What would advertising be without celebrities? An exhibition in Bonn takes a closer look at famous faces in German advertising.
Marlene Dietrich knew what was good for her complexion
The German beauty advertises the coffee make "Jacobs" on German TV. But does Schiffer – and celebrities in general really make products sell better?
The exhibition "Celebrities in Advertising" in Bonn is dedicated to just this question. In an attempt to show just how important famous faces in advertising have become, the exhibition shows adverts, spots and posters dating back to two centuries ago and reports on the development of advertising in a social, and medial context.
The phenomenon of celebrity advertising is unfathomable. Just how much Nutella chocolate spread has been sold since tennis star Boris Becker started praising its taste? And how many millions of Haribo-gums have been sold since showmaster Thomas Gotschalk started chewing on the small, colourful sweets on his German-wide popular Saturday night TV-show?
The development of celebrity advertising, as shown in the Bonn exhibition, raises questions such as which product suits which person? And what has changed since personalities first appeared on billboards and posters?
Advertising with the help of celebrities has a long history. Goethe's face appeared on cups and pipes in the 18th century. Bismarck and emperor Wilhelm II advertised "Deinhardt" champagne. And Marlene Dietrich asserted that "Luxor" soap made her skin soft and clear.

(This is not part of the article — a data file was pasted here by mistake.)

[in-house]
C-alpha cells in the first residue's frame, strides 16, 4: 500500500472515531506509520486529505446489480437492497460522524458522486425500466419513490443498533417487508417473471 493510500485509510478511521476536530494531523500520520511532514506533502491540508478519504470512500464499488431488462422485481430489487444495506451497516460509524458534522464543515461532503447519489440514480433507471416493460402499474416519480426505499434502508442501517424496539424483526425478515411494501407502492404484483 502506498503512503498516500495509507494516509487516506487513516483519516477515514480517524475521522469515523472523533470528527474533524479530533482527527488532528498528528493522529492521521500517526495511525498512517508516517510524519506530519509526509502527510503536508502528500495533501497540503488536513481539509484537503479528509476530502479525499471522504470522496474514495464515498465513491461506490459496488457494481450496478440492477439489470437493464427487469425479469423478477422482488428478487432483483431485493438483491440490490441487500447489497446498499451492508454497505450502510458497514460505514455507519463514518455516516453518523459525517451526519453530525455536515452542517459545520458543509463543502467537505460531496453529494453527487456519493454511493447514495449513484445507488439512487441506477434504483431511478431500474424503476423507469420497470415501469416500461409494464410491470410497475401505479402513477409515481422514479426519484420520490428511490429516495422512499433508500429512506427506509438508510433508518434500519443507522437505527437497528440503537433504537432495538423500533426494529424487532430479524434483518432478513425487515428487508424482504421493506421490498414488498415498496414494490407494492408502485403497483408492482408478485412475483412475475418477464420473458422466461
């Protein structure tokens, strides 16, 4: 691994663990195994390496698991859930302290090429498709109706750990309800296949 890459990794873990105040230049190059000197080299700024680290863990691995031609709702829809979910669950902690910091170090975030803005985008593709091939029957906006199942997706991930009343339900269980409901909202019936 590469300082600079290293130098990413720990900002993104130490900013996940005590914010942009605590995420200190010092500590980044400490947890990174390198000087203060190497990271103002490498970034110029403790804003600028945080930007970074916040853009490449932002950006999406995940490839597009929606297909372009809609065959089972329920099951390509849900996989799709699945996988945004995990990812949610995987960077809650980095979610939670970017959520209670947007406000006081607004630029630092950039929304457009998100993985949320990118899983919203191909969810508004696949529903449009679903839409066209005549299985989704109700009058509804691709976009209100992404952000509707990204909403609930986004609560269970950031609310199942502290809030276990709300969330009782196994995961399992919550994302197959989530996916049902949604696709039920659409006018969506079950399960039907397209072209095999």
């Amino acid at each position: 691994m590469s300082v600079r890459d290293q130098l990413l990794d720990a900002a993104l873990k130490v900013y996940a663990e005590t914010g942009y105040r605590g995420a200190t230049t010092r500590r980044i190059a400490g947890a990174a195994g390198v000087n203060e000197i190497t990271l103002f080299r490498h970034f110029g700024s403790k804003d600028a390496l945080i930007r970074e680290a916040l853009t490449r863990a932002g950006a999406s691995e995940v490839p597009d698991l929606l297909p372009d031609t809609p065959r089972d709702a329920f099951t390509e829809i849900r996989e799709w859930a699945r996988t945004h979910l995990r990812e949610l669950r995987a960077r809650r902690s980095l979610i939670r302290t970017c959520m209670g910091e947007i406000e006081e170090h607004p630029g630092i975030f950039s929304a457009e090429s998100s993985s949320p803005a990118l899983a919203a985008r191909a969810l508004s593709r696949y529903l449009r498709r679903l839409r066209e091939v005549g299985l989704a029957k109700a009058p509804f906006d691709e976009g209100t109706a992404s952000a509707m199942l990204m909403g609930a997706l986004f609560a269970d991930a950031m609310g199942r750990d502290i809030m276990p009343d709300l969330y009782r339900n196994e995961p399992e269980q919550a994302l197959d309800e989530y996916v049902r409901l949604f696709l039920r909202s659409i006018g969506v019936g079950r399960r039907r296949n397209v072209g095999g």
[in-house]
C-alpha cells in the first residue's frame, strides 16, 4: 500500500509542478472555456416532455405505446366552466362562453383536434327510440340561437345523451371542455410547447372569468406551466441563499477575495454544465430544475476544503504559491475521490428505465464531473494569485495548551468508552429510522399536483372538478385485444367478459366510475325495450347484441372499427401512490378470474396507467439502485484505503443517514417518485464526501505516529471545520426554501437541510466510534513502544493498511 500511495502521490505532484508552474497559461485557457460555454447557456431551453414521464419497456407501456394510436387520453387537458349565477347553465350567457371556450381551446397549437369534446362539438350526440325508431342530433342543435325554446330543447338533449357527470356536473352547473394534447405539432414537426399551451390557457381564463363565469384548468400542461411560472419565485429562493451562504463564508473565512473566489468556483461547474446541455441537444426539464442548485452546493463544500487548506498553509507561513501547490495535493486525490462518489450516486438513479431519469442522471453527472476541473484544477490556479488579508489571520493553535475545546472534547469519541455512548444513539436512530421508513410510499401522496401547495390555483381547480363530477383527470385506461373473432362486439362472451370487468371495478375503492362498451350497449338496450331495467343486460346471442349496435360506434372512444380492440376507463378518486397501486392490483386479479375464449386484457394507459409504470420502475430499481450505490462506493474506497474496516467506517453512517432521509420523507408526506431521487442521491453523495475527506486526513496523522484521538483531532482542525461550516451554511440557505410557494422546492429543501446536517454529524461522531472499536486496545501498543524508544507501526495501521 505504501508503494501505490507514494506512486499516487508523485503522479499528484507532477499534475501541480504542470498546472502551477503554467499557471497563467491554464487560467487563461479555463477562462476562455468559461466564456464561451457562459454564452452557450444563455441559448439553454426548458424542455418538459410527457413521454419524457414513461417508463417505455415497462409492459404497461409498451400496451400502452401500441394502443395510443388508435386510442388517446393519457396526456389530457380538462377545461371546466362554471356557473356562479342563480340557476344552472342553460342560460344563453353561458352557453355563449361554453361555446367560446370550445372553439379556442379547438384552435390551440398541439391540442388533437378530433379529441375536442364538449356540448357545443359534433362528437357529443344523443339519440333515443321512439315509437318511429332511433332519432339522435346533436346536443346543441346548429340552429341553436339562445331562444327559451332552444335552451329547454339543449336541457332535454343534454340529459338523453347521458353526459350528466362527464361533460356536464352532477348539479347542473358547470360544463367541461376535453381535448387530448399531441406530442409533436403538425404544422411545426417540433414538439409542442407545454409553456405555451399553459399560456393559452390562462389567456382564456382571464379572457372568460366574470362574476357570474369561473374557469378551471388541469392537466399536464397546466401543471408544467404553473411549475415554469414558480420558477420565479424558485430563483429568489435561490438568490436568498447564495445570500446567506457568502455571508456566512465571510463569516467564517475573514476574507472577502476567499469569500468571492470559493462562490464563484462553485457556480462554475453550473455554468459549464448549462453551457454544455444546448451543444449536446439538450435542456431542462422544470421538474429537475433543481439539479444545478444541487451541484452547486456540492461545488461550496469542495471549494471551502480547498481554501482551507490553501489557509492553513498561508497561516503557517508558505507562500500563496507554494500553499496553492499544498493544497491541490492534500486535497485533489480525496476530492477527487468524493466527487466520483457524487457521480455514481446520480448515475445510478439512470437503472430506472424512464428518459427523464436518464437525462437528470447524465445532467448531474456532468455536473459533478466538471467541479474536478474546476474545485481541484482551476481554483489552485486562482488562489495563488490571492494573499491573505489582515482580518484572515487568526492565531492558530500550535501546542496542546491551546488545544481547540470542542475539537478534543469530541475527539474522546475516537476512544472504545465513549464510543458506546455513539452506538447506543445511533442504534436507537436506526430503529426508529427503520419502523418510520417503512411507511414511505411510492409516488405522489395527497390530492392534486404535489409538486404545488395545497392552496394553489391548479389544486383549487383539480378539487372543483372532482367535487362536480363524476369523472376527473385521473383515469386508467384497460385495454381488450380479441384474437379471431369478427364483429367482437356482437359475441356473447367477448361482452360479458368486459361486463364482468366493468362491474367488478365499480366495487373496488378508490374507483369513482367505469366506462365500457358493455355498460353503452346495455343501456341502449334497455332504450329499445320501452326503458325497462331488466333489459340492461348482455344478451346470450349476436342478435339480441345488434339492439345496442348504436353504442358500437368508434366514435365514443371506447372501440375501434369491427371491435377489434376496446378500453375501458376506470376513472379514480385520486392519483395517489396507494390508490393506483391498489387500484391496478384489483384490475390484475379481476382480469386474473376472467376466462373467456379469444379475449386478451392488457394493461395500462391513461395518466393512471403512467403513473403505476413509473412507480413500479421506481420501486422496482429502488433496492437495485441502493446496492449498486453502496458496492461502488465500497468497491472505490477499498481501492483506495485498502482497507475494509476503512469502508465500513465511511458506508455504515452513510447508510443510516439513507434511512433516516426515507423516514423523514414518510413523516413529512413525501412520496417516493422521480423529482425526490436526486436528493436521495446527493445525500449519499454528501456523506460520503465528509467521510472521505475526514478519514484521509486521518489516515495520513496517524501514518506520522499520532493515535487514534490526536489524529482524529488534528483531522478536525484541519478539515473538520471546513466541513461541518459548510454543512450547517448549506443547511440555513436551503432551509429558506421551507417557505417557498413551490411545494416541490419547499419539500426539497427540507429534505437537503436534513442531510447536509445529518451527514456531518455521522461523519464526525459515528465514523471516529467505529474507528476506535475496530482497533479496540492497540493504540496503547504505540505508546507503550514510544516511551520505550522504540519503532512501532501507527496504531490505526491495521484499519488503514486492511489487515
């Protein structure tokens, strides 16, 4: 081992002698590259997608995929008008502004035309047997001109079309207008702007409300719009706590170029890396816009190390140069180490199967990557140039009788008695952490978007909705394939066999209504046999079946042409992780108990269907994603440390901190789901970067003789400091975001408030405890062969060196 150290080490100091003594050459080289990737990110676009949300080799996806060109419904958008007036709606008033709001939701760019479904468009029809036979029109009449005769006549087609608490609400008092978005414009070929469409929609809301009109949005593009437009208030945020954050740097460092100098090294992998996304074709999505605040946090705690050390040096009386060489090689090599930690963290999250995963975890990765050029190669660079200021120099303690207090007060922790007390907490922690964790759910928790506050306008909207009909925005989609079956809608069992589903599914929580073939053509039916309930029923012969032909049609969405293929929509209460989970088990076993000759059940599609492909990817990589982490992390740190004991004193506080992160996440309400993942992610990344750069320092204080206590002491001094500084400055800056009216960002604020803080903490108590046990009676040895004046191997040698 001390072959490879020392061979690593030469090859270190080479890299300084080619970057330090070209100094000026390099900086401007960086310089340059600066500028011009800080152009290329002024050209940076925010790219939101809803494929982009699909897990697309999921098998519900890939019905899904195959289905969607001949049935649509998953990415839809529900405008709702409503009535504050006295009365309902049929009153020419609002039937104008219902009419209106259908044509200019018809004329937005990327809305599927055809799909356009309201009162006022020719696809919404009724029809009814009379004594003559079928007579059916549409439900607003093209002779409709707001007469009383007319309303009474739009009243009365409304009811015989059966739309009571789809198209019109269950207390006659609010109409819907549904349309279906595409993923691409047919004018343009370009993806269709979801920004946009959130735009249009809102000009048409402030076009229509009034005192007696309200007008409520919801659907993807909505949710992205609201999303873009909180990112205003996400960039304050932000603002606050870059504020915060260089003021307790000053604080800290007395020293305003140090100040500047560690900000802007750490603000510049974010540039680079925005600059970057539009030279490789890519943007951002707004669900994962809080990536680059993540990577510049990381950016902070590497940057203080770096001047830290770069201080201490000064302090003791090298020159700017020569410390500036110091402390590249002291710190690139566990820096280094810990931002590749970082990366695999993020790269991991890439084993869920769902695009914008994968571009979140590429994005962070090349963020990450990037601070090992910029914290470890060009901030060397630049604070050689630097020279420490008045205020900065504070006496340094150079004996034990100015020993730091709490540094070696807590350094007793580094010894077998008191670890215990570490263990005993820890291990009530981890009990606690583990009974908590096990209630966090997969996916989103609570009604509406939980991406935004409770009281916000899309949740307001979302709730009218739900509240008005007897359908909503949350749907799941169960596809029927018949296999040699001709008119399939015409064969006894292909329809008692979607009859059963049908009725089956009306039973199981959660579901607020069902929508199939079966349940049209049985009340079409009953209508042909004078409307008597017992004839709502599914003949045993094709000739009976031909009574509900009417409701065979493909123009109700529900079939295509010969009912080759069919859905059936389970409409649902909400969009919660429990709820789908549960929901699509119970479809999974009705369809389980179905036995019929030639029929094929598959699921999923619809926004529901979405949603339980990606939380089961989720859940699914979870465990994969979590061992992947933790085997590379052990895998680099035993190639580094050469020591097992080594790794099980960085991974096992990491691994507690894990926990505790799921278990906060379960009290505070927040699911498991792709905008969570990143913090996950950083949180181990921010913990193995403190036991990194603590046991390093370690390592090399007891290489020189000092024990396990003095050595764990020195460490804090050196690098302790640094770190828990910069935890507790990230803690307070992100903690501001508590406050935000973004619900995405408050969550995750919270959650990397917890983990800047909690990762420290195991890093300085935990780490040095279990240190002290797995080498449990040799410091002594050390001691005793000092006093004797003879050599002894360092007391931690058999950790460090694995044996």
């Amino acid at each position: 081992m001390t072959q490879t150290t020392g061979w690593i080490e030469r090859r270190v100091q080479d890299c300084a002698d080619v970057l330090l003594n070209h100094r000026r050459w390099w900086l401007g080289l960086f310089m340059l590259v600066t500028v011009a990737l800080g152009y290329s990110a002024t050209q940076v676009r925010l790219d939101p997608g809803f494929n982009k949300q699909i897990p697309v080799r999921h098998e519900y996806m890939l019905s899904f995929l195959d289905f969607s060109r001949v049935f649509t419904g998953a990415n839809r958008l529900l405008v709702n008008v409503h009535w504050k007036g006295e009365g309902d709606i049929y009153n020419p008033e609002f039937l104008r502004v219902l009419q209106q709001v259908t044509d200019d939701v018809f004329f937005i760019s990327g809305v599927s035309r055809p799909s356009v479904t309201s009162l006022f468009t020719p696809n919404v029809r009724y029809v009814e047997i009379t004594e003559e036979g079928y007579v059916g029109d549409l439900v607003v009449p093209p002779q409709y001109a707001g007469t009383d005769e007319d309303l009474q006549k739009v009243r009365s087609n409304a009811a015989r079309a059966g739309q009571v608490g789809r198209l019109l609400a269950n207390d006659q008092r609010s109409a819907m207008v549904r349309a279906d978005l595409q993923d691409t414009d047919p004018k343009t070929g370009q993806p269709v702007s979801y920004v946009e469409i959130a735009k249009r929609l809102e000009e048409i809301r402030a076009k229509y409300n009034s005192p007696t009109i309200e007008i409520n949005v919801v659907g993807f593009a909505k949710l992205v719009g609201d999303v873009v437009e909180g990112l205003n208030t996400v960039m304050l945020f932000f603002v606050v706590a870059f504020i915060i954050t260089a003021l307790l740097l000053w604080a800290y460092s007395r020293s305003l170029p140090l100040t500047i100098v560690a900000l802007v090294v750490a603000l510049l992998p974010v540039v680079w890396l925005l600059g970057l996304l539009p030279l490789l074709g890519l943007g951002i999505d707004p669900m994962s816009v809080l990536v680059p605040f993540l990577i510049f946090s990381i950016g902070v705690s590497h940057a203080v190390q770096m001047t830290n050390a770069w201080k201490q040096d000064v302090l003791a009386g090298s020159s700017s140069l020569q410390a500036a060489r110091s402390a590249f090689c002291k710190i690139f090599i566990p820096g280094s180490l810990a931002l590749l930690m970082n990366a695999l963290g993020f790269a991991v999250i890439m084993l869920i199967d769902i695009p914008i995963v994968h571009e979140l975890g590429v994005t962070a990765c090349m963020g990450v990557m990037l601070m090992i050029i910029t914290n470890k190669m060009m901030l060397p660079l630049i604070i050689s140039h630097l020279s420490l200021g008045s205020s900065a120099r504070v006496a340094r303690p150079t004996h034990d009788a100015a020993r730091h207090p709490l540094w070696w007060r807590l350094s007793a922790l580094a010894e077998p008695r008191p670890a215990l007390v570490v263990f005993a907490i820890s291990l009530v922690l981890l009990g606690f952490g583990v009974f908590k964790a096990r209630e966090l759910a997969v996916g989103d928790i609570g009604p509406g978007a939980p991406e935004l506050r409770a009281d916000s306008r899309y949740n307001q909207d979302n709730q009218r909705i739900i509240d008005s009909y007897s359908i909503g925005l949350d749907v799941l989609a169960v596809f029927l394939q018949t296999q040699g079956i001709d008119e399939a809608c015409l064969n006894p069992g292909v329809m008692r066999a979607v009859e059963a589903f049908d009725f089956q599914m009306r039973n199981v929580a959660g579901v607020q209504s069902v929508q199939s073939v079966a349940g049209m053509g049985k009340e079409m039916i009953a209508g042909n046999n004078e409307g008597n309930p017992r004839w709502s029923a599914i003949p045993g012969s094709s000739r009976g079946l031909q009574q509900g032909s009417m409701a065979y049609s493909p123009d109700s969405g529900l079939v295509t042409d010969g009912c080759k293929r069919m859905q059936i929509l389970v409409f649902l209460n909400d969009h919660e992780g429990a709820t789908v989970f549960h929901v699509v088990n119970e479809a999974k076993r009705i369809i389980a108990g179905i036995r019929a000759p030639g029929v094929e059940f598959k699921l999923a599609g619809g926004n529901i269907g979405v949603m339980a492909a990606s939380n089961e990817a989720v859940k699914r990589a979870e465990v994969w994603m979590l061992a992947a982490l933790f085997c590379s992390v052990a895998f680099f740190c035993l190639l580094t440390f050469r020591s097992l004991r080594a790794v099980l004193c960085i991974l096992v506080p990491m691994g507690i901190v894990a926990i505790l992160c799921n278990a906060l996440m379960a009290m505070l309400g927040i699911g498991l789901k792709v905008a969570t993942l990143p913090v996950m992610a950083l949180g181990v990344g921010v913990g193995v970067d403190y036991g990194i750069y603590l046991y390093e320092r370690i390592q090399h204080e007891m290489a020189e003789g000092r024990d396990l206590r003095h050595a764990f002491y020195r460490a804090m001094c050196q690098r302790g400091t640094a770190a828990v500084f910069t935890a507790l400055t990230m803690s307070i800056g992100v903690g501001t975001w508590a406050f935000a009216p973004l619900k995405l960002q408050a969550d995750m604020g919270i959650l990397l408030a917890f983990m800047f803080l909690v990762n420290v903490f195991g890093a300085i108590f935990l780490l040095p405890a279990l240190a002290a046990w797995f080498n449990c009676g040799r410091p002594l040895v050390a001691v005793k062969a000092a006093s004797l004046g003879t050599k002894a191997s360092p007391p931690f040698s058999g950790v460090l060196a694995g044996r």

The history of celebrity advertising can be seen in a close context with the development of media and consumer trends.
But in Germany, history made a divide in post-war advertising. Whereas West German advertising followed international trends, advertising in the former GDR kept very much to itself.
The exhibition discloses a surge in advertising showing sports and TV celebrities in the 70s and the 80s – a development which followed the increasing popularity of the television set. But the real boom came with the authorization of private television in Germany in the mid-80s. However, whether in the Twenties, or today, film stars and actors were and are among those celebrities still most welcomed in advertising.
Advertising as a form of art
The exhibition also makes clear that the role of celebrities in advertising itself has changed over the centuries. A decade ago, advertising was regarded as somewhat shoddy and was taboo for actors. Now, it seems as if praising washing-powder helps boost unknown actors' careers.
Whereas advertising in the 60s and 70s fell into disrepute with a general criticsm of the consumer society, it has now acquired a far better reputation: In fact, famous camera men and film directors are competing in making the best adverts. And today, advertising agencies are also competing for the best poster and the best TV spot. Advertising today is more than just praising an object. It is a form of art.
The role of actors in advertising has changed too. With actors advertising for coffee in their morning dress, or sipping their favourite yoghurt lying on the sitting-room sofa, today's celebrity advertising overcomes former boundaries between the private and the public.
A year ago, Boris Becker advertised for internet supplier AOL, playing the part of the family man. A year later, after his divorce from former wife Barbara, Becker appeared in a new AOL spot as the overtaxed single.
No one knows for sure who or what benefits from celebrity advertising: the product or the celebrity himself. As more and more questions on the phenomenon of advertising arise, celebrity advertising, too, is becoming increasingly interesting for surveys and science.
But one thing science will never be able to answer: Just what does chocolate spread have to do with Becker's tennis talent?